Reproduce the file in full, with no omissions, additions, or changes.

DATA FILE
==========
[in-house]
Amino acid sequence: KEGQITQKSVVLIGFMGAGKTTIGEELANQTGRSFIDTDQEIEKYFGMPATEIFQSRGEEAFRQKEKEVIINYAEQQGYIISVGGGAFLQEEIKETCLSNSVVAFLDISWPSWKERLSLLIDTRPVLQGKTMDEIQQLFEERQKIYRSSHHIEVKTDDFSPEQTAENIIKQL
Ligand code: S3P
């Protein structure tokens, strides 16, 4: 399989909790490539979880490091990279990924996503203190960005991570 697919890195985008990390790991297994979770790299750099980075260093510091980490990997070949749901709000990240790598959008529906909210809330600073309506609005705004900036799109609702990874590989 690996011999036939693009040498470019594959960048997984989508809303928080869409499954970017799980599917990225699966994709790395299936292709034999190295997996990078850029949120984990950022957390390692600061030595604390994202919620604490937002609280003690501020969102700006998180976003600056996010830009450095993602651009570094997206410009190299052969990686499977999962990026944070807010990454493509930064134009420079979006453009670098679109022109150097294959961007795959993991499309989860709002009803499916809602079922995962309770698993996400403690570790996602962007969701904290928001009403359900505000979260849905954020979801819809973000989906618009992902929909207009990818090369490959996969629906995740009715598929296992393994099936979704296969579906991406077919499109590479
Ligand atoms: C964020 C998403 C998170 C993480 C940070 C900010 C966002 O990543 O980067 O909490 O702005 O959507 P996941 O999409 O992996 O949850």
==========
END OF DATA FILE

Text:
[in-house]
Amino acid sequence: KEGQITQKSVVLIGFMGAGKTTIGEELANQTGRSFIDTDQEIEKYFGMPATEIFQSRGEEAFRQKEKEVIINYAEQQGYIISVGGGAFLQEEIKETCLSNSVVAFLDISWPSWKERLSLLIDTRPVLQGKTMDEIQQLFEERQKIYRSSHHIEVKTDDFSPEQTAENIIKQL
Ligand code: S3P
């Protein structure tokens, strides 16, 4: 399989909790490539979880490091990279990924996503203190960005991570 697919890195985008990390790991297994979770790299750099980075260093510091980490990997070949749901709000990240790598959008529906909210809330600073309506609005705004900036799109609702990874590989 690996011999036939693009040498470019594959960048997984989508809303928080869409499954970017799980599917990225699966994709790395299936292709034999190295997996990078850029949120984990950022957390390692600061030595604390994202919620604490937002609280003690501020969102700006998180976003600056996010830009450095993602651009570094997206410009190299052969990686499977999962990026944070807010990454493509930064134009420079979006453009670098679109022109150097294959961007795959993991499309989860709002009803499916809602079922995962309770698993996400403690570790996602962007969701904290928001009403359900505000979260849905954020979801819809973000989906618009992902929909207009990818090369490959996969629906995740009715598929296992393994099936979704296969579906991406077919499109590479
Ligand atoms: C964020 C998403 C998170 C993480 C940070 C900010 C966002 O990543 O980067 O909490 O702005 O959507 P996941 O999409 O992996 O949850």